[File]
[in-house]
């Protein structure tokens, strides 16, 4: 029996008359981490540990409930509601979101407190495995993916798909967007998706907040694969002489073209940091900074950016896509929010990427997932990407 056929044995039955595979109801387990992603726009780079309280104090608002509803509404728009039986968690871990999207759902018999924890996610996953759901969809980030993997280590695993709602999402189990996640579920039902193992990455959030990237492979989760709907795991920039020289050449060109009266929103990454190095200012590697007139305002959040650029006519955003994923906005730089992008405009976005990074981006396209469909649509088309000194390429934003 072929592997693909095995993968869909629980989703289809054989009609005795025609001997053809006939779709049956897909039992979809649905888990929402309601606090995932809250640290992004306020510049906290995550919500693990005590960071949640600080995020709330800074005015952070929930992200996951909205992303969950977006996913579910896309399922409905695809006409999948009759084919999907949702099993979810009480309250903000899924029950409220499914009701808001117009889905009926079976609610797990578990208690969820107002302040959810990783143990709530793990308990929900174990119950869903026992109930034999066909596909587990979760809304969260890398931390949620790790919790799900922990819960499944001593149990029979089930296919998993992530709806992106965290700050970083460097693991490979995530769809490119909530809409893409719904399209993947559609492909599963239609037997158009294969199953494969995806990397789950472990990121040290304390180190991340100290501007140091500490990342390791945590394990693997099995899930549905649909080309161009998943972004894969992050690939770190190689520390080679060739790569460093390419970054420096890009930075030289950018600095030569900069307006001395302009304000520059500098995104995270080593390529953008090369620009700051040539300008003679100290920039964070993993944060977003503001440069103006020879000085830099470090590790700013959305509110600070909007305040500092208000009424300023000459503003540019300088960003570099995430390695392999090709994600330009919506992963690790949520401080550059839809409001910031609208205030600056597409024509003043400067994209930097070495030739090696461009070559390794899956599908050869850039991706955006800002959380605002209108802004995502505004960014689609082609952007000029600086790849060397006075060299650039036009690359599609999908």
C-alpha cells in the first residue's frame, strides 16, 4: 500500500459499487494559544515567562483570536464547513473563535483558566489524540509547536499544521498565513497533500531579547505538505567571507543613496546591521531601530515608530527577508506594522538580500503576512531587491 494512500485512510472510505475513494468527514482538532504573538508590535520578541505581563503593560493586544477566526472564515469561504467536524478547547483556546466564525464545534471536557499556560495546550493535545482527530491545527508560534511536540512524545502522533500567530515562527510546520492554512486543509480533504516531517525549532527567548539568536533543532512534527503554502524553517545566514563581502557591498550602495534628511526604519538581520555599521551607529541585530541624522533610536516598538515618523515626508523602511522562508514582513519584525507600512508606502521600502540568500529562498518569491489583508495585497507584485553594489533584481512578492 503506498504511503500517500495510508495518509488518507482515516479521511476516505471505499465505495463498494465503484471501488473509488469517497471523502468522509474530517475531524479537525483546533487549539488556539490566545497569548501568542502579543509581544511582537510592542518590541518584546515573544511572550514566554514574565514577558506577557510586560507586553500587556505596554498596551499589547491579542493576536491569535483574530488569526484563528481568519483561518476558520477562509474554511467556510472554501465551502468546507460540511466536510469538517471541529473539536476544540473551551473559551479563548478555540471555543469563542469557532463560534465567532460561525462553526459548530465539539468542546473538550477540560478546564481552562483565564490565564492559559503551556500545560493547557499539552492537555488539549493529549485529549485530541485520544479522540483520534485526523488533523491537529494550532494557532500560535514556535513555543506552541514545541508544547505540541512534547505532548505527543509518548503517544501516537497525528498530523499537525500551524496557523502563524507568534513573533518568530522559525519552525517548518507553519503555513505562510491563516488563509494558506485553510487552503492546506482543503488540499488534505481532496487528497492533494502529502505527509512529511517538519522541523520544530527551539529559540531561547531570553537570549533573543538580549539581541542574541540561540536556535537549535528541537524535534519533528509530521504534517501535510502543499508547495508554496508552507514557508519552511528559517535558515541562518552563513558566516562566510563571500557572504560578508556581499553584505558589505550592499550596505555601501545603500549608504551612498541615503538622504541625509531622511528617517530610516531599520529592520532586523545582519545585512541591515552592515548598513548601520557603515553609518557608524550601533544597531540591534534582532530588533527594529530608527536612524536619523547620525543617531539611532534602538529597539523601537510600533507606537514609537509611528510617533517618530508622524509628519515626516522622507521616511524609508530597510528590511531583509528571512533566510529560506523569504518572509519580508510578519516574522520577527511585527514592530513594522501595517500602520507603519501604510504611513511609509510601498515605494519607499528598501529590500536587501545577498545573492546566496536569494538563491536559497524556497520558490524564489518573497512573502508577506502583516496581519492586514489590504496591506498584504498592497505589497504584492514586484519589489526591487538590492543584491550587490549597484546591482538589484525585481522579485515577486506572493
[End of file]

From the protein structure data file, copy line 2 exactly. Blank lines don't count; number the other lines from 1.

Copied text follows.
């Protein structure tokens, strides 16, 4: 029996008359981490540990409930509601979101407190495995993916798909967007998706907040694969002489073209940091900074950016896509929010990427997932990407 056929044995039955595979109801387990992603726009780079309280104090608002509803509404728009039986968690871990999207759902018999924890996610996953759901969809980030993997280590695993709602999402189990996640579920039902193992990455959030990237492979989760709907795991920039020289050449060109009266929103990454190095200012590697007139305002959040650029006519955003994923906005730089992008405009976005990074981006396209469909649509088309000194390429934003 072929592997693909095995993968869909629980989703289809054989009609005795025609001997053809006939779709049956897909039992979809649905888990929402309601606090995932809250640290992004306020510049906290995550919500693990005590960071949640600080995020709330800074005015952070929930992200996951909205992303969950977006996913579910896309399922409905695809006409999948009759084919999907949702099993979810009480309250903000899924029950409220499914009701808001117009889905009926079976609610797990578990208690969820107002302040959810990783143990709530793990308990929900174990119950869903026992109930034999066909596909587990979760809304969260890398931390949620790790919790799900922990819960499944001593149990029979089930296919998993992530709806992106965290700050970083460097693991490979995530769809490119909530809409893409719904399209993947559609492909599963239609037997158009294969199953494969995806990397789950472990990121040290304390180190991340100290501007140091500490990342390791945590394990693997099995899930549905649909080309161009998943972004894969992050690939770190190689520390080679060739790569460093390419970054420096890009930075030289950018600095030569900069307006001395302009304000520059500098995104995270080593390529953008090369620009700051040539300008003679100290920039964070993993944060977003503001440069103006020879000085830099470090590790700013959305509110600070909007305040500092208000009424300023000459503003540019300088960003570099995430390695392999090709994600330009919506992963690790949520401080550059839809409001910031609208205030600056597409024509003043400067994209930097070495030739090696461009070559390794899956599908050869850039991706955006800002959380605002209108802004995502505004960014689609082609952007000029600086790849060397006075060299650039036009690359599609999908």